In an action by a builder who had built a house for the defendant under a written contract stating a lump sum price and providing that the "carport [was] to be finished as an extra room," without specification as to the manner in which the extra room was to be built, and who sought to recover a sum in addition to the lump sum price for work in building the extra room, it was error to exclude evidence offered by the defendant to show that before the written contract was signed the plaintiff had been told how the defendant wanted the extra room built and that the plaintiff had "agreed to do the entire job within the [lump sum] contract price."
CONTRACT. Writ in the Second District Court of Plymouth dated October 19, 1956.
Upon transfer of the action to the Third District Court of Plymouth it was heard by Feinberg, J. The defendant appealed from an order by the Appellate Division dismissing a report after a finding for the plaintiff.
Cortland A. Mathers, for the defendant.
Harold J. Betzold, Jr., for the plaintiff.
COUNIHAN, J. This is an action of contract brought in a District Court in which the plaintiff seeks to recover $568 for extras on account of work, labor and materials furnished the defendant in connection with a written contract to build a dwelling house for her, plus $31.24 for interest.
In the report to the Appellate Division which was established by a judge other than the special justice before whom the action was tried, it appears that there was evidence that in July, 1955, the plaintiff entered into a written contract with the defendant to construct a house on Union Street in Rockland for the sum of $15,250. This contract was in evidence but is not before us. The findings of the trial judge showed that a reference to a "beauty parlor" was struck out before the contract was signed. The troublesome clause in the contract, in so far as it appears in the report, is "carport to be finished as extra room." The report showed that there were no specifications in the contract nor any other directions as to the manner in which the "extra room" was to be finished. The report showed that the defendant wanted a house like the "model house she had looked at" which belonged to the plaintiff and that "the carport was to be finished as an extra room."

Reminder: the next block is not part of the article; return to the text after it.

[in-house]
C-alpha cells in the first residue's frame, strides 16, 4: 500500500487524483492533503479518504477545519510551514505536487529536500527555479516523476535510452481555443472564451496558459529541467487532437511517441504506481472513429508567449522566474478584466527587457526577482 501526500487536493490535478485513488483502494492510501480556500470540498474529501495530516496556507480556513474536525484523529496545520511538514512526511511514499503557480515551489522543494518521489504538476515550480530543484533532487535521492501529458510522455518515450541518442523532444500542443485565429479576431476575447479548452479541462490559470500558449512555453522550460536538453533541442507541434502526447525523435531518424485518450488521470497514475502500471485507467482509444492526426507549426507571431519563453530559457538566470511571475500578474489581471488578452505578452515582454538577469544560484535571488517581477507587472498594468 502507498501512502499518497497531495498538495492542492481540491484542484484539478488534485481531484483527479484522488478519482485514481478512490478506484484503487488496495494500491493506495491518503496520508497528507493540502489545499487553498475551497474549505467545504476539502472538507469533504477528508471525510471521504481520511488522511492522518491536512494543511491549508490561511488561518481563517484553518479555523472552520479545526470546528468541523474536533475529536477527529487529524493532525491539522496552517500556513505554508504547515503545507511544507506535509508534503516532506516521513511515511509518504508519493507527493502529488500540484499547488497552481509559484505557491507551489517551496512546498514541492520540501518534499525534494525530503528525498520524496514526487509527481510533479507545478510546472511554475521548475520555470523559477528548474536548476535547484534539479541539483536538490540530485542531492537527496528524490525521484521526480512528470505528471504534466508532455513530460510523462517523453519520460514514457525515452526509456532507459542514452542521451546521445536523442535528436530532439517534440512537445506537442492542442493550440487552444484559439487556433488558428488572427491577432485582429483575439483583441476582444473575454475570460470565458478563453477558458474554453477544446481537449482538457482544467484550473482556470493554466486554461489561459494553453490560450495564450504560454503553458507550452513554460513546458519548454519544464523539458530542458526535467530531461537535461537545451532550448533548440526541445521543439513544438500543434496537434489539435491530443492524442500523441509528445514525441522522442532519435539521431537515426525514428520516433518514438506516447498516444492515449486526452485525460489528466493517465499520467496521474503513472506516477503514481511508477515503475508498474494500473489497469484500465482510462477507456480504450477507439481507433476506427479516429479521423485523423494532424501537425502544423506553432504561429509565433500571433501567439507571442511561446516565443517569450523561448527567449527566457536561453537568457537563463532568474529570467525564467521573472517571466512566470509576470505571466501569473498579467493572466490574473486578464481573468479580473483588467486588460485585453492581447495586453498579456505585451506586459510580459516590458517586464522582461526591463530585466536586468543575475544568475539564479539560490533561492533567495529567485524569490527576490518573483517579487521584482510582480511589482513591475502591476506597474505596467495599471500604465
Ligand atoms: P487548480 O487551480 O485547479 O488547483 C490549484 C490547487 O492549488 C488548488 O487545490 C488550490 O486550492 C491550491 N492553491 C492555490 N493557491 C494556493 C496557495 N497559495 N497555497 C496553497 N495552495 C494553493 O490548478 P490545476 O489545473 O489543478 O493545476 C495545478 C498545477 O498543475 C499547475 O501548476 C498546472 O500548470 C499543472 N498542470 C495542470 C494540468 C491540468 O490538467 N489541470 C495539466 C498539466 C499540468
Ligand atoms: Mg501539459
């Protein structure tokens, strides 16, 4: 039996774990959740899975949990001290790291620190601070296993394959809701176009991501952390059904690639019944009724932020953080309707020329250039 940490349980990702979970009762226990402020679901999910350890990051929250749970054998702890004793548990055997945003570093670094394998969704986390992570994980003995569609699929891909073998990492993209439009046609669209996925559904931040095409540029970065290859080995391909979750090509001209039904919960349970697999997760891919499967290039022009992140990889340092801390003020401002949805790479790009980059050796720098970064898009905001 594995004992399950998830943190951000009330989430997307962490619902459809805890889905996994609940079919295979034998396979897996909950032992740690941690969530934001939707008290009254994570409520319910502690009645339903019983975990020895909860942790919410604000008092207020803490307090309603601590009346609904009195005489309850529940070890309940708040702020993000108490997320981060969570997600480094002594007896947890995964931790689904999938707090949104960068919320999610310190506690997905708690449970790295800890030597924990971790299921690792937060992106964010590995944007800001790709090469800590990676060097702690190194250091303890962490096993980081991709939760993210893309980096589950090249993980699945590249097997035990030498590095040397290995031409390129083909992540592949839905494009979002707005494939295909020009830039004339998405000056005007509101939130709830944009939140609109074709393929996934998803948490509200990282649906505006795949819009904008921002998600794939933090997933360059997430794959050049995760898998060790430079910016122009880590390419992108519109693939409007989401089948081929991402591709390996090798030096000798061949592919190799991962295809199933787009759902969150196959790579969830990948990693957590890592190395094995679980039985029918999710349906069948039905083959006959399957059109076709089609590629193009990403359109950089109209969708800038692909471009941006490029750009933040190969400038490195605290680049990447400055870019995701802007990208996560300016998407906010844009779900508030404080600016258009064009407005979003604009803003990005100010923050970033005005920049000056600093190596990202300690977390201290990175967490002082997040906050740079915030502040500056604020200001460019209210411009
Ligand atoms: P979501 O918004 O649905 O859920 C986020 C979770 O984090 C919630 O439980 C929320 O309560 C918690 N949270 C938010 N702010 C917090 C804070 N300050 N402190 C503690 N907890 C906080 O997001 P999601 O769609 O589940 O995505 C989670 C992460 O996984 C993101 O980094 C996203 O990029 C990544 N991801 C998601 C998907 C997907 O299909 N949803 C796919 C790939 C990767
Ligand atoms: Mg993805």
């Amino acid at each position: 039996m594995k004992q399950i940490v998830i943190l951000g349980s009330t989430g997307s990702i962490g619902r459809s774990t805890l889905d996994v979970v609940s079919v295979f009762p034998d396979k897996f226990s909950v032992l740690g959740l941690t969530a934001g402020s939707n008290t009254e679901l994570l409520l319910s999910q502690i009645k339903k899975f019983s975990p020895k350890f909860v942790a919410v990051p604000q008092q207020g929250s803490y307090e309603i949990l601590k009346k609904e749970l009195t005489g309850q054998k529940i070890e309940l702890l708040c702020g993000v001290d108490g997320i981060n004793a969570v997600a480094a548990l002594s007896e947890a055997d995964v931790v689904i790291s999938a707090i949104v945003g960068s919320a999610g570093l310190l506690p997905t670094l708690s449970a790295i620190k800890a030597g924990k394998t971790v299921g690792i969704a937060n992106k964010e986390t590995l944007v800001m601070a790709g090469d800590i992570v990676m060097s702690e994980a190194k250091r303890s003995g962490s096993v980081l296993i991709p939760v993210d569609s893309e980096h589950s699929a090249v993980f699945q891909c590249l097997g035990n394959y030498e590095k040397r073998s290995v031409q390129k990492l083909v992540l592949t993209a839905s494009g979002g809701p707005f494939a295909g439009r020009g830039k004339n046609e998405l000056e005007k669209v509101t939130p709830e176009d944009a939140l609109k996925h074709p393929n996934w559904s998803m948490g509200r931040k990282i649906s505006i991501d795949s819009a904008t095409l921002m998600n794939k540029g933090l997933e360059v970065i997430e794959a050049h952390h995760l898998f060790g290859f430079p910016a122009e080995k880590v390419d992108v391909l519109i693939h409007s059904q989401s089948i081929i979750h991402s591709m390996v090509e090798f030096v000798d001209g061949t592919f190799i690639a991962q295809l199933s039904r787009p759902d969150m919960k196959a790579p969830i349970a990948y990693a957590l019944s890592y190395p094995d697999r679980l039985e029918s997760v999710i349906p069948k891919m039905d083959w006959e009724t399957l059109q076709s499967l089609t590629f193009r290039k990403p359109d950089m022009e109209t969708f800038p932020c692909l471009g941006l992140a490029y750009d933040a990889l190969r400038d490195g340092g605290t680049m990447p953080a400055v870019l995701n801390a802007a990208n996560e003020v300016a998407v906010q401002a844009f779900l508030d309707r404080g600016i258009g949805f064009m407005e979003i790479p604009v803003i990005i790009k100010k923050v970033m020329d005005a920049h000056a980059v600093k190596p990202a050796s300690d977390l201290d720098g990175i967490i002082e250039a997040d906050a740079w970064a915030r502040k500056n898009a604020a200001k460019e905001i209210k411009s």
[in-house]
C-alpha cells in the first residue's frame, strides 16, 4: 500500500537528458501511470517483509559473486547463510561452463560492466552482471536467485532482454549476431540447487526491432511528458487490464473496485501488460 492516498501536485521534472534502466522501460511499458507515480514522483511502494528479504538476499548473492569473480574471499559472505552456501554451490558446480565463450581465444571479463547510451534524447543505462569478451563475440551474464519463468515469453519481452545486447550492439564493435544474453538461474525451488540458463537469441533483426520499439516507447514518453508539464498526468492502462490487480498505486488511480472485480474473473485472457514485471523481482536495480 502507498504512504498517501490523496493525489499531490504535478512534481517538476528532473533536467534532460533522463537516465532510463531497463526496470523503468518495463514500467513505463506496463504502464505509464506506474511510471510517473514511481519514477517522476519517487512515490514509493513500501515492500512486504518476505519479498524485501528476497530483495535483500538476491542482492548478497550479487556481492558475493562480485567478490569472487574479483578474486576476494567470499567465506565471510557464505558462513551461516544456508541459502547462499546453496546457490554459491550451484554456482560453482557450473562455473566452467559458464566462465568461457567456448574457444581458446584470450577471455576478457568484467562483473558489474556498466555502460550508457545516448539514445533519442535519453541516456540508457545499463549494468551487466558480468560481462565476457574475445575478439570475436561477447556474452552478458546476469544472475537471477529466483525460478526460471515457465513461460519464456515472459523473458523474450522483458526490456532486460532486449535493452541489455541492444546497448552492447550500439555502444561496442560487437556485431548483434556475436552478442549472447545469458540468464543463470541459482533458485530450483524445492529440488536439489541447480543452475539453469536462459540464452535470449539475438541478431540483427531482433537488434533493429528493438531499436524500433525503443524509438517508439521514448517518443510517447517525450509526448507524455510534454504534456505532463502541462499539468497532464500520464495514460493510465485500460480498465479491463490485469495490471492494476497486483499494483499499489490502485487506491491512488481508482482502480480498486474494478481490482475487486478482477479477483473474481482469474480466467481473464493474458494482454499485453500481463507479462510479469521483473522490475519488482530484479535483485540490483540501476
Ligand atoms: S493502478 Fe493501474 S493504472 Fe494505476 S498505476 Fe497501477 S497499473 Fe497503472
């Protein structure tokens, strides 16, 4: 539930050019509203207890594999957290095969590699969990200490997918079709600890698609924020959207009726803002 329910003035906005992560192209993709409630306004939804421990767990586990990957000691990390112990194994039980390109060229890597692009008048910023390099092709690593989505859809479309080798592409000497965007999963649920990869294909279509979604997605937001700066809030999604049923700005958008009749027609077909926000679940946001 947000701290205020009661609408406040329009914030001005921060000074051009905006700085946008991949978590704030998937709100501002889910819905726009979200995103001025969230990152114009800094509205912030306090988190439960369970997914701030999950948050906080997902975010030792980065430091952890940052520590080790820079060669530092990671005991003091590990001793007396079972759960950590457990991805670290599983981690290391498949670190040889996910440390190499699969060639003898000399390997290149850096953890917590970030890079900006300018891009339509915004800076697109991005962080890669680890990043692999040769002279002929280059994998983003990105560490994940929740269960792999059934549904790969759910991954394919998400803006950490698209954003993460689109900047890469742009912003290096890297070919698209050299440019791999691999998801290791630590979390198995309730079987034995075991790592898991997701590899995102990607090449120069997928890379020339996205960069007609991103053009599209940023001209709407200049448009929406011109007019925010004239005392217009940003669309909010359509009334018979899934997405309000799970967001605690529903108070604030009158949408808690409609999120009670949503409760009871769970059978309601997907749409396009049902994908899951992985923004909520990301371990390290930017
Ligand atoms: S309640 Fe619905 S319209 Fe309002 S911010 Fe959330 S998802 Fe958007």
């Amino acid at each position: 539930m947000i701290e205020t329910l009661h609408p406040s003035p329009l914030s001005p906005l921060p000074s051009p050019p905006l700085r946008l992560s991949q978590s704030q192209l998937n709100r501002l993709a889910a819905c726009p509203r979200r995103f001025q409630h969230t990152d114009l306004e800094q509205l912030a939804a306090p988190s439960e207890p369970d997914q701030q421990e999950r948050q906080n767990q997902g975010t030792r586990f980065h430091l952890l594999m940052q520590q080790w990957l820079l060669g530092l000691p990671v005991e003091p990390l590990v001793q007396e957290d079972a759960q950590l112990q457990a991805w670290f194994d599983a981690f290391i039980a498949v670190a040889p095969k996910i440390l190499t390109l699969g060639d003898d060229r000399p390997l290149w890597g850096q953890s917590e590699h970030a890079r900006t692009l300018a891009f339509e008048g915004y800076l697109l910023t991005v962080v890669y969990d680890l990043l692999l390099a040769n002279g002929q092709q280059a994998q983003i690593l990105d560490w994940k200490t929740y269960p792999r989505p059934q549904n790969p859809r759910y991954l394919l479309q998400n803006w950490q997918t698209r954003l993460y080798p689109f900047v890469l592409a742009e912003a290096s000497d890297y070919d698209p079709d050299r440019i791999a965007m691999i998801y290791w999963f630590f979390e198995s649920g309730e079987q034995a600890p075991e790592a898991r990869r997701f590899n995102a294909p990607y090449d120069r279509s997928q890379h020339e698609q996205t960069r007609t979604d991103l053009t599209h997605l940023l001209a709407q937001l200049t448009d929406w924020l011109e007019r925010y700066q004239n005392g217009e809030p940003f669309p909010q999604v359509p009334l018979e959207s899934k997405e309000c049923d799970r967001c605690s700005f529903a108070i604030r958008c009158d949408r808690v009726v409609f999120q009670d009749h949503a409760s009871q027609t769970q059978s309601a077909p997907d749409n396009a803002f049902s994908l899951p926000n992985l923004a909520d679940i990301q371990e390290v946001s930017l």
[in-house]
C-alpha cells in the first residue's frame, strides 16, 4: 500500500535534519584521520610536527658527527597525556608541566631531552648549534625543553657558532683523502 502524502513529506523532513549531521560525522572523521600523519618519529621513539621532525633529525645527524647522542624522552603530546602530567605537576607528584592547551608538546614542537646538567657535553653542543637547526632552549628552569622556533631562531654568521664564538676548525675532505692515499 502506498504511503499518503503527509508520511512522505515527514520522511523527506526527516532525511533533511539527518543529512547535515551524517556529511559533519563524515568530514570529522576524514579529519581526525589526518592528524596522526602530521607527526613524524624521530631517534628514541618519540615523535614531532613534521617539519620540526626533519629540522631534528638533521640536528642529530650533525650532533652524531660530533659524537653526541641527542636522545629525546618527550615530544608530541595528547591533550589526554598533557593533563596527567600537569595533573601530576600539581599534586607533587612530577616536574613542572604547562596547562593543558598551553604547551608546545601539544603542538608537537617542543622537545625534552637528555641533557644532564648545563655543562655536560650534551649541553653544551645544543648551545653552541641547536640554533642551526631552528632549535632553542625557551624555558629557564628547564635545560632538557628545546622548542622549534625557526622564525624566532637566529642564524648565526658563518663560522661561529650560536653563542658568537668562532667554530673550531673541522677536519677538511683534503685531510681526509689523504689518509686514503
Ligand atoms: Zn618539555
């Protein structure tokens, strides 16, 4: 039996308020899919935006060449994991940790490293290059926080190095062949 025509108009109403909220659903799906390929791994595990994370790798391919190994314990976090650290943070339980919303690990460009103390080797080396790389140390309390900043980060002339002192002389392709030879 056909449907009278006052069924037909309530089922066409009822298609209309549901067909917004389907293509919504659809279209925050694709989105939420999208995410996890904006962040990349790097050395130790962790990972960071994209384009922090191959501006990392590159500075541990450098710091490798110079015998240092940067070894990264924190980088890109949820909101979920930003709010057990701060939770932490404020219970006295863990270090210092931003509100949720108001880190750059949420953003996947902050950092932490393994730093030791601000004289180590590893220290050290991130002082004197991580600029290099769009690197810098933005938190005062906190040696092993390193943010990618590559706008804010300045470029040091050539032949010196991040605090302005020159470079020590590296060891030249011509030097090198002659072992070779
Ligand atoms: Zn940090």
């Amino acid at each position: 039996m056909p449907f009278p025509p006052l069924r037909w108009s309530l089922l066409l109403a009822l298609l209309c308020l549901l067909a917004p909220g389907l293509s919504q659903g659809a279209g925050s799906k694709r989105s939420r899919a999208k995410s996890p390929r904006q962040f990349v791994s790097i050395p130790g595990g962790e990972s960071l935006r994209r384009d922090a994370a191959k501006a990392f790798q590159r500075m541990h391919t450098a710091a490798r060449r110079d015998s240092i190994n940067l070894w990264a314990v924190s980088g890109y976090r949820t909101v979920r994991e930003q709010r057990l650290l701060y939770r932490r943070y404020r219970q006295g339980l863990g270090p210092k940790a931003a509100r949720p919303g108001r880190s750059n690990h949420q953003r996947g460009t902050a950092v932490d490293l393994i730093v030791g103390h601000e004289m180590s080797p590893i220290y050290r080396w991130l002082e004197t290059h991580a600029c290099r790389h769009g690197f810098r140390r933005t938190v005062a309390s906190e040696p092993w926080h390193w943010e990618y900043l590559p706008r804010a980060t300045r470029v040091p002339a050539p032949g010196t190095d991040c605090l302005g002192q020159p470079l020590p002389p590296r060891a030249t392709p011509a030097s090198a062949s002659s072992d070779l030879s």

There was no description of the "carport" in the report and no dictionary description of a "carport" has been brought to our attention. However, it seems to be a matter of common knowledge that an ordinary "carport" is a sort of a lean-to against the side of a house with a roof or covering over it which rests on several poles. Three sides of the "carport" are open. Sketches or photographs of a "carport"
are frequently shown in newspaper advertisements of sales of houses in new developments of real estate.
The plaintiff testified that when the contract was signed he did not understand that the "extra room" was to be used as a beauty parlor. There was further evidence that the plaintiff did the work which he now claims was an extra and that the defendant paid him the contract price of $15,250.
One Jenkins, who originally brought the plaintiff and the defendant together, was called as a witness by the defendant. He testified without objection that he had talked with the plaintiff before the contract was signed. He was asked in direct examination, "Will you tell us what conversation you had with . . . Cotty, relative to what he was to build with respect to the beauty parlor." Upon objection of the plaintiff this question was excluded. Thereupon the defendant made an offer of proof that the witness would answer that he "explained to . . . Cotty that Mrs. Meister wanted the extra room closed off from the main house, with a separate front and rear entrance, a picture window in front, a lavatory and a rear exit from the main house, with a walk running from the house rear exit to the rear exit of the extra room, which was to be the beauty parlor, and . . . Cotty agreed to do the entire job within the contract price of" $15,250.
The defendant requested that the ruling excluding the question be reported to the Appellate Division. The Appellate Division after hearing found no error and dismissed the report. The defendant appealed. This ruling on evidence presents the only issue before us. We are of opinion that there was error.
In Williston on Contracts (Rev. ed.) Section 630, it is said in substance that the parol evidence rule makes ineffectual the intention of the parties unless the written contract is not a complete integration of the parties' agreement and the oral agreement is intended to retain an independent collateral existence. In Section 636 it is further said, "The parol evidence rule assumes agreement upon the writing in question as a
complete statement of the bargain, that is, as an integration. If the parties never adopted the writing as a statement of the whole agreement, the rule does not exclude parol evidence of additional promises." See Restatement: Contracts, Section 239.
It is plain that the written contract in the instant case as it is described in the report is incomplete for no specifications nor any description of the manner in which the "carport" was to be finished as an extra room was set forth. Kelly v. Arnold, 326 Mass. 611 , 615, and cases cited.
Because there was error in the exclusion of the question, the order of the Appellate Division dismissing the report must be reversed and the action must be remanded to the District Court for a new trial.